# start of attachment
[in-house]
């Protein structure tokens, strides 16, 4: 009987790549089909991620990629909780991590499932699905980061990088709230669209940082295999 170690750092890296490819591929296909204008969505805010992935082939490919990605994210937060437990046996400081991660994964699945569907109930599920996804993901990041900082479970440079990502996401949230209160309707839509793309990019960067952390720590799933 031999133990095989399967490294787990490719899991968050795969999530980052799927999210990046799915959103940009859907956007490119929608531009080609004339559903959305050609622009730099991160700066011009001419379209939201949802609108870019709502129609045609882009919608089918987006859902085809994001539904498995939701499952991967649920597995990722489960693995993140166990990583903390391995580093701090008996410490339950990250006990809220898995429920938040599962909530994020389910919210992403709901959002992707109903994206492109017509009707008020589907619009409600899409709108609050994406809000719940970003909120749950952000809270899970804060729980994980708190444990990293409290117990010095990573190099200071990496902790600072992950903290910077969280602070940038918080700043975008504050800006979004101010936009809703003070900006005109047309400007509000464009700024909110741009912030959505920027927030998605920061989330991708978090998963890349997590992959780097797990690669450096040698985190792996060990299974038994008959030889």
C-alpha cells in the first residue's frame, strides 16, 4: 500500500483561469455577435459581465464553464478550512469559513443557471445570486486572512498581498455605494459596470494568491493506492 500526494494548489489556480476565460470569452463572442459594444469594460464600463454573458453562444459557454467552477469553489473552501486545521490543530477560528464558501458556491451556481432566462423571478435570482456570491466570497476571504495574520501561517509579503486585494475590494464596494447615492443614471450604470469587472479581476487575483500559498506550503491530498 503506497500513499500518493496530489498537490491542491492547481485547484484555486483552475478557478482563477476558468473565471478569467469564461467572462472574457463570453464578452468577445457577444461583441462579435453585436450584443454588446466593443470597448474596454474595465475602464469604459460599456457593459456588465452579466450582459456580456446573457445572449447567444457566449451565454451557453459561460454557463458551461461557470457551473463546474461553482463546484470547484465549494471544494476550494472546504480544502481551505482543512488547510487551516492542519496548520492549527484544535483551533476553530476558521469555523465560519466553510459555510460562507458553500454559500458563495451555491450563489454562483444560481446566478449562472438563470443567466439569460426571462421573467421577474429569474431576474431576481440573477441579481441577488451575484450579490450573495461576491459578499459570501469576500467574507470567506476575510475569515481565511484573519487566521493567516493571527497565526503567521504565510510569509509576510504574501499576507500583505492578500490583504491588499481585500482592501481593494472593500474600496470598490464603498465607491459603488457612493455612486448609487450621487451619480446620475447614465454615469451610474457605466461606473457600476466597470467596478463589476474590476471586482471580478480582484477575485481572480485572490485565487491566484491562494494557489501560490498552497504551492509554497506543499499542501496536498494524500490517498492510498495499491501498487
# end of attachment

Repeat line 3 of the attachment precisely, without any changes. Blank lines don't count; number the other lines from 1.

C-alpha cells in the first residue's frame, strides 16, 4: 500500500483561469455577435459581465464553464478550512469559513443557471445570486486572512498581498455605494459596470494568491493506492 500526494494548489489556480476565460470569452463572442459594444469594460464600463454573458453562444459557454467552477469553489473552501486545521490543530477560528464558501458556491451556481432566462423571478435570482456570491466570497476571504495574520501561517509579503486585494475590494464596494447615492443614471450604470469587472479581476487575483500559498506550503491530498 503506497500513499500518493496530489498537490491542491492547481485547484484555486483552475478557478482563477476558468473565471478569467469564461467572462472574457463570453464578452468577445457577444461583441462579435453585436450584443454588446466593443470597448474596454474595465475602464469604459460599456457593459456588465452579466450582459456580456446573457445572449447567444457566449451565454451557453459561460454557463458551461461557470457551473463546474461553482463546484470547484465549494471544494476550494472546504480544502481551505482543512488547510487551516492542519496548520492549527484544535483551533476553530476558521469555523465560519466553510459555510460562507458553500454559500458563495451555491450563489454562483444560481446566478449562472438563470443567466439569460426571462421573467421577474429569474431576474431576481440573477441579481441577488451575484450579490450573495461576491459578499459570501469576500467574507470567506476575510475569515481565511484573519487566521493567516493571527497565526503567521504565510510569509509576510504574501499576507500583505492578500490583504491588499481585500482592501481593494472593500474600496470598490464603498465607491459603488457612493455612486448609487450621487451619480446620475447614465454615469451610474457605466461606473457600476466597470467596478463589476474590476471586482471580478480582484477575485481572480485572490485565487491566484491562494494557489501560490498552497504551492509554497506543499499542501496536498494524500490517498492510498495499491501498487